In the meantime, her brother had lost 30 or 40 pounds after going on dialysis and being ill and his doctor said he needed to put on weight before the transplant.
   Throwing caution to the wind she confessed, "Every day before the surgery I'd bring him hero sandwiches and French fries," and, noted everything had been OKed and the transplant had been rescheduled for Sept. 12.
   Then Sept. 11 happened and Doris sat at Rick's house glued to the TV with his wife, Sandy, and their kids, Scott, 20, and Chad, 18.
   "It was all over the news and we learned three of the terrorists lived four miles from my brother's house," Doris said, adding, "San Diego has the largest Muslim community in the U.S. and that was not where we wanted to be at all!"
   "Things were being canceled left and right, but UCSD called to confirm that we still wanted to do the transplant and we said `Sure,'" Doris said.
   The next day at 5 a.m., Doris began a six-hour kidney-removal procedure, while her brother's surgery only took two hours.
   "It was an instant success. The kidney started working on the operating table and he was up and walking that night," she said.
   The first thing Rick did the week after being released from the hospital was eat his fill of pizza, spaghetti, lasagna and all the foods he had been forbidden to eat before, including a banana split from Baskin and Robbins. The result was that he has gained 50 pounds since obtaining the new kidney.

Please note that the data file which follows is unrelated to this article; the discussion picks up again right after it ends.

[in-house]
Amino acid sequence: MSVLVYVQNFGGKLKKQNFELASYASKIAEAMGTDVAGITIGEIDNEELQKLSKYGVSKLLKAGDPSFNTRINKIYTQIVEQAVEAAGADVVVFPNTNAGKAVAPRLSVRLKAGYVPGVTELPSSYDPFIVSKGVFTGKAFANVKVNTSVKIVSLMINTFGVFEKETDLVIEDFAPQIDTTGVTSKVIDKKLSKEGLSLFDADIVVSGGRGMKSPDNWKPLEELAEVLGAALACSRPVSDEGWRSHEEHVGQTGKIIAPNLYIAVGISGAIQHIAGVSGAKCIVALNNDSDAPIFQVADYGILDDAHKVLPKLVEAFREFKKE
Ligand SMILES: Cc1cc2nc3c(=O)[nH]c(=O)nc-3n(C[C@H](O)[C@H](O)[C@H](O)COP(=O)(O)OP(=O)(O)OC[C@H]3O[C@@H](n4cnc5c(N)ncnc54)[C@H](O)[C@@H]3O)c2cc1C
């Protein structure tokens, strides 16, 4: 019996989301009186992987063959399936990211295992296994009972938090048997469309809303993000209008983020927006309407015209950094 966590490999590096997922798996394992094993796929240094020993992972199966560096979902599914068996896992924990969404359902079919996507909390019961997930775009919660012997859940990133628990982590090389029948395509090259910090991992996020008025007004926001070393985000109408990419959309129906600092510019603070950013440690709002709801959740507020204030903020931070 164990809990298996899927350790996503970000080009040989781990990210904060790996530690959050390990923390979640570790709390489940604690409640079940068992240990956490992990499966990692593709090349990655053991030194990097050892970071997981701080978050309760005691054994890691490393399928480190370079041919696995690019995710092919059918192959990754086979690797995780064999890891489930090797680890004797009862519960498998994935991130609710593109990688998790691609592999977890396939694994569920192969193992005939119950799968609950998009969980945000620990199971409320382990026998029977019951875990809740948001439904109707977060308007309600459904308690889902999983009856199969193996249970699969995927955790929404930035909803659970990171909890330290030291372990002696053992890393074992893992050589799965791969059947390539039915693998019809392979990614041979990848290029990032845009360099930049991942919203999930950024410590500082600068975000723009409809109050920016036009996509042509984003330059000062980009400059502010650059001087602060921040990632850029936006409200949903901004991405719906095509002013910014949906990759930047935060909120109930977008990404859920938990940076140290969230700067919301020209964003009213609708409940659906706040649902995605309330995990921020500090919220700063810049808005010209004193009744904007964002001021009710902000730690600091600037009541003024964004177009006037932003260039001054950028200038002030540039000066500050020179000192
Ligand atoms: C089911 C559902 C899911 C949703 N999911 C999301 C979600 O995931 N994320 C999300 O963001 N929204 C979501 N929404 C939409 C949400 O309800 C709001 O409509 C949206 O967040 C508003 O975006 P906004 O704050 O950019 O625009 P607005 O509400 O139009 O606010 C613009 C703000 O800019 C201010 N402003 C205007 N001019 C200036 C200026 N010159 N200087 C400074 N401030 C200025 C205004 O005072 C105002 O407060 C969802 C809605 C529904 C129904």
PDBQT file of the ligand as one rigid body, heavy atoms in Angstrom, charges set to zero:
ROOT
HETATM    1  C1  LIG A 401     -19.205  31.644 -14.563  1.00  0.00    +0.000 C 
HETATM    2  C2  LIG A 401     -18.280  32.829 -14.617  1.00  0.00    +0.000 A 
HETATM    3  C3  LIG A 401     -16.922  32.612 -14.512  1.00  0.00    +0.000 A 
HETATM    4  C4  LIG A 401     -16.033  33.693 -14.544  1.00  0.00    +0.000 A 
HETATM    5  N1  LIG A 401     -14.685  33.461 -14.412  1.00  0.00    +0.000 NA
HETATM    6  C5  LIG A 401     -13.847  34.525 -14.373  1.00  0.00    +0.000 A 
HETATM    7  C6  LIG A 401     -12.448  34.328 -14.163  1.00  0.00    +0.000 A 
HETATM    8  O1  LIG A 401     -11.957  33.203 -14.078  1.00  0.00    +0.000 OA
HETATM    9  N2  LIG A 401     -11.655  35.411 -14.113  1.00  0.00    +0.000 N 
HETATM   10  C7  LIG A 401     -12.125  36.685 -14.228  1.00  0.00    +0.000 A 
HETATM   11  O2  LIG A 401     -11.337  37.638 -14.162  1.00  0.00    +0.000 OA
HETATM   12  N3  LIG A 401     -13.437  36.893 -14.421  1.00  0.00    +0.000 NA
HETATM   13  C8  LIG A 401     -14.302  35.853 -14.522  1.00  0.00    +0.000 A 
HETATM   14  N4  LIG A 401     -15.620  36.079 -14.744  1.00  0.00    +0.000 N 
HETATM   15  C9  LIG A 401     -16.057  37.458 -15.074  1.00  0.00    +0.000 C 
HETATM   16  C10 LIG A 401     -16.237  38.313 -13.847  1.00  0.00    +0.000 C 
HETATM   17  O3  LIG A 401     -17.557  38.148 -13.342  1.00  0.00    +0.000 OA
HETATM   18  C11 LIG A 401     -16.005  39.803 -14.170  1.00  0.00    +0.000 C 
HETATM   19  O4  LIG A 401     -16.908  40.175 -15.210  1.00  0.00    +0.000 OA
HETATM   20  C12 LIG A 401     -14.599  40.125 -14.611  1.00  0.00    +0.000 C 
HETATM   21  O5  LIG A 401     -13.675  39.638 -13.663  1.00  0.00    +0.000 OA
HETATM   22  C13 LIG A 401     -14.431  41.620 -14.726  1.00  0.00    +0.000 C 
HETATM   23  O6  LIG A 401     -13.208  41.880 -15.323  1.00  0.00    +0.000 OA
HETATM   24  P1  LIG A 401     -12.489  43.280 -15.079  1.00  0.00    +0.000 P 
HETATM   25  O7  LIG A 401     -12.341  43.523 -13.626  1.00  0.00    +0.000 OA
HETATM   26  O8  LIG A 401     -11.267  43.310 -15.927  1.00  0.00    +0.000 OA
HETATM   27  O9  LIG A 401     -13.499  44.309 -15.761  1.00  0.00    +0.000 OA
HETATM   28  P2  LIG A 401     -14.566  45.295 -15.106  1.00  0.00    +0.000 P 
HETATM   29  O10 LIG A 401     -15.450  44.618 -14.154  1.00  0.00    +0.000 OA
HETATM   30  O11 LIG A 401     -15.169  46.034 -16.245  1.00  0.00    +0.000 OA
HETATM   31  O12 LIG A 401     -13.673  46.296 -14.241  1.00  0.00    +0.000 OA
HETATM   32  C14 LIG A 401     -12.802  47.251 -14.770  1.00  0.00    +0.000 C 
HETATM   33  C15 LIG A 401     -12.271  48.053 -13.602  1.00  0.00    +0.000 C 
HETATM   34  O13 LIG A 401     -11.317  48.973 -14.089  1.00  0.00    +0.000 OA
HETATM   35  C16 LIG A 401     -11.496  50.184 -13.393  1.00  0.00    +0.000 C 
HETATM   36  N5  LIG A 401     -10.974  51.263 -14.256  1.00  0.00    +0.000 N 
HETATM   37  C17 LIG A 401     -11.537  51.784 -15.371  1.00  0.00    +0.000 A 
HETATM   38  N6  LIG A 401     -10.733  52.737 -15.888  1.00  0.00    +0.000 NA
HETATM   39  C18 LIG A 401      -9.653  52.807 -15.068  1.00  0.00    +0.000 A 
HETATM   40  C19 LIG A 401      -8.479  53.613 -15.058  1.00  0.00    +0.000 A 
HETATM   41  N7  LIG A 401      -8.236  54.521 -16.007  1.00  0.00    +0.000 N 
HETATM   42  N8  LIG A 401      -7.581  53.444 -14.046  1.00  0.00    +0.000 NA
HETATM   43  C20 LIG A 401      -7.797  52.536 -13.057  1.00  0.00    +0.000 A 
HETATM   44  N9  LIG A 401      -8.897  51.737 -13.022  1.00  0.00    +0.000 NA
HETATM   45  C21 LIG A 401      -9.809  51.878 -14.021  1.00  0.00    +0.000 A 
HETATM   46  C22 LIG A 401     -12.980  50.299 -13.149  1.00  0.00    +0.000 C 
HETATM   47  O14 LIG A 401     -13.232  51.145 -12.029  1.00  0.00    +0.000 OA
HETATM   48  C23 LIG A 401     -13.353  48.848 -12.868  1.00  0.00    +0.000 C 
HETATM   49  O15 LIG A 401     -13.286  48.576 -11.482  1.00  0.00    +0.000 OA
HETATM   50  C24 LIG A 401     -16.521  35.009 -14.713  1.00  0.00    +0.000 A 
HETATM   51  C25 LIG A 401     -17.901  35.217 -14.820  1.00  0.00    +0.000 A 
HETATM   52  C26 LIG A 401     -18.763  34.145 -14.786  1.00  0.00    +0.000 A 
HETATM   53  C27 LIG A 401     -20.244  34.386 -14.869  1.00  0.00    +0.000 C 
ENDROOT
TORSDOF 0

"He recovered much quicker than I did and went back to work before I did. He plays tennis and swims now," Doris related.
   Her blood counts and kidney function are all back to normal now, but she is still experiencing some back pain from being in a back-bend position for six hours during her surgery. Doris wasn't able to return to her job as manager of the Madras Bi-Mart Store for five weeks. Even so, she stated, "I'd do it all over again in a heart beat."
   Reflecting over their childhood, Doris said she and Rick always got along really well, but he was usually the one giving all his possessions to her. It wasn't an outpouring of generosity, but the result of paying off debts racked up from borrowing money from her. Over time she acquired his typewriter, guitar, BB gun, 10-speed bicycle and more. As an adult, to save face, he always told his boys that "Aunt Doris stole everything from me."
   With a chuckle, she related how when he wanted a kidney she had told him, "Here's the deal: if you want the kidney you're going to have to tell your boys the truth," and Rick agreed.
   Everything was forgotten, however, until the two met for the first time at the hospital following the surgery. When she needled him about his promised confession, Rick told her to check the card he had sent to her hospital room.
   Returning to her room Doris found a beautiful music box with an angel on it. The accompanying card had a picture of an angel with her arm around a little boy and the words "I asked God for a miracle and he sent you."
   This December Rick also told her not to worry about giving him a Christmas gift. "The kidney will be my Christmas present for the rest of my life," he said gratefully.